[Python-ideas] Concurrency Modules
Steve.Dower at microsoft.com
Sat Jul 11 01:42:17 CEST 2015
Sven R. Kunze wrote:
> 1) I do not know what its purposes really is COMPARED to all the other modules;
> that really needs clarification first before anything else
> 2) sometimes, I get the feeling people understand it as a third way to do
> concurrency (along with processes and threads) but then Guido and others tell me
> it makes no sense to use asyncio for stuff that can be done with threading or
I'm going to dive into an analogy here. Hopefully it holds up better than most...
Let's say you are making a cake. There are two high-level steps involved:
1. Gather all the ingredients
2. Mix all the ingredients
3. Bake it in the oven
You are personally required to do steps 1 and 2 ("hands-on"). They takes all of your time and attention and you can't do anything else simultaneously.
For step 3, you hand off the work to the oven. While the oven is baking, you are basically free to do other things.
In this analogy, "you" are the main thread and the oven is another thread. (Thread and process are interchangeable here in the general sense - the GIL in Python is practicality that makes processes preferable, but that doesn't affect the concepts.) Steps 1 and 2 are CPU bound (as far as "you" the main thread are concerned), and step 3 is IO bound from "your" (the main thread's) point-of-view.
Step 3 requires you to wait until it is complete:
* You can do a synchronous wait, by sitting and staring at the oven until it's done.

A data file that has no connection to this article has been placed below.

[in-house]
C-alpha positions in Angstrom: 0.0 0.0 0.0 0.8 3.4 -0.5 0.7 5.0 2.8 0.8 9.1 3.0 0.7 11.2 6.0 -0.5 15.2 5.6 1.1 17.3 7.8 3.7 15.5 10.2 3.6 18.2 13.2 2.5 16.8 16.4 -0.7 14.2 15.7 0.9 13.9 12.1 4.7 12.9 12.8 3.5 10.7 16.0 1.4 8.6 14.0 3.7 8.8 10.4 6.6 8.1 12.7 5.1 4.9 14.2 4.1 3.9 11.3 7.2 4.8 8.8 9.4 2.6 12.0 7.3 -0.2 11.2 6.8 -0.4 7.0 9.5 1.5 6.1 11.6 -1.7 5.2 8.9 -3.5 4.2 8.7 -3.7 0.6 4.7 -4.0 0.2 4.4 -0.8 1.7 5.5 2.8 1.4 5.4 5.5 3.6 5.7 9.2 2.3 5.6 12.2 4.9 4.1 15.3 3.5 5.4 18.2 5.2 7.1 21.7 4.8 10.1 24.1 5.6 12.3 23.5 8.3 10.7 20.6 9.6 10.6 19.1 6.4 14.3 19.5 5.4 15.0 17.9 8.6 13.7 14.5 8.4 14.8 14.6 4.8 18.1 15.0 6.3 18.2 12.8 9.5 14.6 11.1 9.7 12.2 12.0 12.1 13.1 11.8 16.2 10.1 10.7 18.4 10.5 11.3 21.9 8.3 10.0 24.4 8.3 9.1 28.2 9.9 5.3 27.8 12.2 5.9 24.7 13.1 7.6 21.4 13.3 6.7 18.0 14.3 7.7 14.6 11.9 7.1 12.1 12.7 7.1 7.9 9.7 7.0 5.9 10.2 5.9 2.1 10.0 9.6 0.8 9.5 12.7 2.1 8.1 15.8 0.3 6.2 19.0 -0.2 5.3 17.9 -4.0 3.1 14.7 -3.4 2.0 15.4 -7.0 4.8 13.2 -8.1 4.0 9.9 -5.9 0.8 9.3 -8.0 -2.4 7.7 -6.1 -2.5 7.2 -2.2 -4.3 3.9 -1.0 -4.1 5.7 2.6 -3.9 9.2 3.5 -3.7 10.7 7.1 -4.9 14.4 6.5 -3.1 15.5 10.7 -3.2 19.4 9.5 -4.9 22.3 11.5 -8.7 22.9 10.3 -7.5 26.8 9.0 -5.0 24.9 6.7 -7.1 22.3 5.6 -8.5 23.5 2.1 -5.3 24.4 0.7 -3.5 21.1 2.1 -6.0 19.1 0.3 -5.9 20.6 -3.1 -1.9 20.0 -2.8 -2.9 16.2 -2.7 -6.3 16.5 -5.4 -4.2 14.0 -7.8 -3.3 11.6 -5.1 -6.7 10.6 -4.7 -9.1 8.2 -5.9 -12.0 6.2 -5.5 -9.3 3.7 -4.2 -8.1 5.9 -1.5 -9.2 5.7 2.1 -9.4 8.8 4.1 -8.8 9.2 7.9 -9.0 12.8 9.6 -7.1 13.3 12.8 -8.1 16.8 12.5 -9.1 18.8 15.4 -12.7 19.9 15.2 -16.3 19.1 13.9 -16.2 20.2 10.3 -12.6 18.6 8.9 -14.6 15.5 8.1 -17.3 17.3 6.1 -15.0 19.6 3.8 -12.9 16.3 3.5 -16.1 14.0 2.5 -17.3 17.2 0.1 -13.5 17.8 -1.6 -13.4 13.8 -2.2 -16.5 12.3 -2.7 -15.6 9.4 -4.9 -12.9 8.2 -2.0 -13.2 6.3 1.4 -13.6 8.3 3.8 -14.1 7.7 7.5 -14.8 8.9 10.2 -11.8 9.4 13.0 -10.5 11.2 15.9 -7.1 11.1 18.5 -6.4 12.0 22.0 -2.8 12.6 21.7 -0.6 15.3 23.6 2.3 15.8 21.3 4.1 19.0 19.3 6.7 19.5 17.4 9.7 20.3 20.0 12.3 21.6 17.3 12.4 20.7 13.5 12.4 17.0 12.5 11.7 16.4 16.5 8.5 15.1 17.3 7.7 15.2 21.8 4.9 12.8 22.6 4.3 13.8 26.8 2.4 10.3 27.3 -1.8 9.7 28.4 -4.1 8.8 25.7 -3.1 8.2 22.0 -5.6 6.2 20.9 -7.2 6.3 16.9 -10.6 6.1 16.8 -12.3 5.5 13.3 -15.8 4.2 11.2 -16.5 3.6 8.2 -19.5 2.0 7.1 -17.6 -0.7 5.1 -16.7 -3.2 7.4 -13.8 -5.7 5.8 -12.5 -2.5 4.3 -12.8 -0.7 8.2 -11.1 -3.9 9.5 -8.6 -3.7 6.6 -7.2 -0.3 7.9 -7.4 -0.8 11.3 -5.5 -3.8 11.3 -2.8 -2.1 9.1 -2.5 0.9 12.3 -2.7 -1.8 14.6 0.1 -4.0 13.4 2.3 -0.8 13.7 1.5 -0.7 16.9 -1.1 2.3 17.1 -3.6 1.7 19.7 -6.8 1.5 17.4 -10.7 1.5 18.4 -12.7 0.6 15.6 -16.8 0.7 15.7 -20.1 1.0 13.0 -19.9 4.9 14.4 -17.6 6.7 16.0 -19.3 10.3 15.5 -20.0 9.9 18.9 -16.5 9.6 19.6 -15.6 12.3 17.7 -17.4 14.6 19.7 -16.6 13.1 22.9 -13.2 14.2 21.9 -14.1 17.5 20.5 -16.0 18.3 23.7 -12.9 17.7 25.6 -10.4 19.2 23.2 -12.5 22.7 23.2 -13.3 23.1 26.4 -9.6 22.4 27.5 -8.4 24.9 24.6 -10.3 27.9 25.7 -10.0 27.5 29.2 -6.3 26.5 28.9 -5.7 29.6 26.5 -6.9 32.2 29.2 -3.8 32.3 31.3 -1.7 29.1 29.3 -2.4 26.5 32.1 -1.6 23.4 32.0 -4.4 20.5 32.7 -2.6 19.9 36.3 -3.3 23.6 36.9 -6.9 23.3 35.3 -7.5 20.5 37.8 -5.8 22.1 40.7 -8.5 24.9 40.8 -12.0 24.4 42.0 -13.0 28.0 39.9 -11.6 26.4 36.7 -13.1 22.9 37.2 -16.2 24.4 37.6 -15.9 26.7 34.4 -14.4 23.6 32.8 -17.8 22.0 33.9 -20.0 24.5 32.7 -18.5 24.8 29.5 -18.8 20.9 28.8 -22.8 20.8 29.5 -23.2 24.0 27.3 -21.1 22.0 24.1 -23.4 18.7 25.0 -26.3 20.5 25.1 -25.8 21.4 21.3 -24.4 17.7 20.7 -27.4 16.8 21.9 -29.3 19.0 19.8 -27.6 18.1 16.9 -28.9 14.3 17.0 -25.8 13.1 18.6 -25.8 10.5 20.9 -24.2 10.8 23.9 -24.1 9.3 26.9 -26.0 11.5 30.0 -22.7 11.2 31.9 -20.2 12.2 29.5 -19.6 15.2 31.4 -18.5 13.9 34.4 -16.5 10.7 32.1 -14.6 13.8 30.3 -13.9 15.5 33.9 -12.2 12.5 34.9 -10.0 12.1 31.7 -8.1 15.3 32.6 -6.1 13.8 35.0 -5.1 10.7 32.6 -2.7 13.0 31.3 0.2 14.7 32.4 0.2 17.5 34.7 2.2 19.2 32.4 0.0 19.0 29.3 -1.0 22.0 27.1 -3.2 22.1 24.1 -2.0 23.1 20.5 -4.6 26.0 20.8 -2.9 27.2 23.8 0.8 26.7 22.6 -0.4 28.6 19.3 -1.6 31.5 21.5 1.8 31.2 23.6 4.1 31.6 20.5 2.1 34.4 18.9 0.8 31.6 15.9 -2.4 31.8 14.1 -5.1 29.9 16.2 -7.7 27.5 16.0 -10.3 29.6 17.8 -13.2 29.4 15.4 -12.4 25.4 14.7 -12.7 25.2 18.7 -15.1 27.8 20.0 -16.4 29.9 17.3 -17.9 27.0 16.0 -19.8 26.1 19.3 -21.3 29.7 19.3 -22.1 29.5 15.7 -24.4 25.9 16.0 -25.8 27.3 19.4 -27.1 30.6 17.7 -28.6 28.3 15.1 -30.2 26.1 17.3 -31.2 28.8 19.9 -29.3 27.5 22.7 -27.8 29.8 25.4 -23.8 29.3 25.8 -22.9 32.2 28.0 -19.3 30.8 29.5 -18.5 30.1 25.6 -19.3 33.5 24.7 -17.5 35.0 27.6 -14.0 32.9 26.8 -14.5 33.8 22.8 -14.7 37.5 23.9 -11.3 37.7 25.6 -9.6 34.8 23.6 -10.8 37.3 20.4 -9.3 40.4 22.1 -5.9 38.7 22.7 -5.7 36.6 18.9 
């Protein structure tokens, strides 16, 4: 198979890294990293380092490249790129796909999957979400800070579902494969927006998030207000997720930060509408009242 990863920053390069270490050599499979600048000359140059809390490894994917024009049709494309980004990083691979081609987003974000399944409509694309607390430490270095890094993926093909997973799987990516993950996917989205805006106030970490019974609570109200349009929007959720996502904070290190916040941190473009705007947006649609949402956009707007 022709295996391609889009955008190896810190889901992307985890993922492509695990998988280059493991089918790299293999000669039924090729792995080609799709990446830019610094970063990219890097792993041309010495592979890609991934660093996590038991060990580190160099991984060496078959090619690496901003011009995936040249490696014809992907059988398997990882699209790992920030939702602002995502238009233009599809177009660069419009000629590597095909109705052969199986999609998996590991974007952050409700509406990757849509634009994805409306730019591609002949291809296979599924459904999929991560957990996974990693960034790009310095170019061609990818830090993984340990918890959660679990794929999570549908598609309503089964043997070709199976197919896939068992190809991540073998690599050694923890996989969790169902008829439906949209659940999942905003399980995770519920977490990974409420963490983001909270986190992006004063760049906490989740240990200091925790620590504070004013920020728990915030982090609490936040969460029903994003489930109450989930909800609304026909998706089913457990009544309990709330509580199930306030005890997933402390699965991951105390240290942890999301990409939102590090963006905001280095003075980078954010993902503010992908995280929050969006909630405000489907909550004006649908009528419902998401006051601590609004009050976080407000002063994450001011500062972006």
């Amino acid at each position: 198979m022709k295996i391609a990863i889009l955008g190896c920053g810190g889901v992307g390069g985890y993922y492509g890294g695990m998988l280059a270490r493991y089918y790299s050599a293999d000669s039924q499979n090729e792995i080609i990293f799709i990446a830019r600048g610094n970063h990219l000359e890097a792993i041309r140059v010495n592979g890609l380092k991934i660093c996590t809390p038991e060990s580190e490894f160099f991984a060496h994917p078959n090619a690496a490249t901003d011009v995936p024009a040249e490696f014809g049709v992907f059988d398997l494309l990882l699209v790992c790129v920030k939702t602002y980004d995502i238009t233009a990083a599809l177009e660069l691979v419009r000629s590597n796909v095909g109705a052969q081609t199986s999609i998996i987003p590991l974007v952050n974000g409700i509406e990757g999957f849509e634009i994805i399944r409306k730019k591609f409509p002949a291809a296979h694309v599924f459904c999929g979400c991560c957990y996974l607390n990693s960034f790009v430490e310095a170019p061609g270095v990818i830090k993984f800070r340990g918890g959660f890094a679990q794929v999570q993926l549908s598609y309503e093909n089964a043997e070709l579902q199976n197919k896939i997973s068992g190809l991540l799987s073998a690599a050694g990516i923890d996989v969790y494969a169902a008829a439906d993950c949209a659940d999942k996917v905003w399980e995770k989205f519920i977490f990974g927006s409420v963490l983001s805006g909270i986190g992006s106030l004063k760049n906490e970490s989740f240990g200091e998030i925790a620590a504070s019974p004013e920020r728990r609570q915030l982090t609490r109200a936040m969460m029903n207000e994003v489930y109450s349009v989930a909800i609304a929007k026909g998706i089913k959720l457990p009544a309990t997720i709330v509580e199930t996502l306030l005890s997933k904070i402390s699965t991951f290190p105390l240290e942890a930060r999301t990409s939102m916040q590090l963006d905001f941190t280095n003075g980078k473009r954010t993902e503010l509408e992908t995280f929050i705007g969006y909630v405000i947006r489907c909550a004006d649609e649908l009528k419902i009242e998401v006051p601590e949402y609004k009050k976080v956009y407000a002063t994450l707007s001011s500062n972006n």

* You can poll, by occasionally interrupting yourself to walk over to the oven and see if it's done yet.
* You can use a signal/interrupt, where the oven is going to make some noise and interrupt you when you're ready
(but note: you know that the oven is done without having to walk over and check it).
* Or you can use asyncio, where you occasionally interrupt yourself and, when you do, the oven will make some noise if it has finished.
(and if you never interrupt yourself, the oven never makes a sound)
This last option is most efficient for you, because you aren't interrupted at awkward times (i.e. greatly reduced need for locking on shared state) but you also don't have to walk all the way over to the oven to check whether it is done. You pause, listen, and get straight back to work if the oven is still going. That's the core feature of asyncio - not the networking or subprocess support - the ability to be notified efficiently that a task is complete without being interrupted by that notification.
Now let's expand this to making 3 cakes in parallel to see how "parallelism" works. Since there's so much going on, we'll create a TODO list:
1. Make cake #1
2. Make cake #2
3. Make cake #3
(This means we've started three tasks to the current event loop. It's likely these are three external requests from clients, such as HTTP requests. It is possible, though not common in my experience, for production software to explicitly start with multiple tasks like this. More common is to have one task and a UI event loop that injects UI events as necessary.)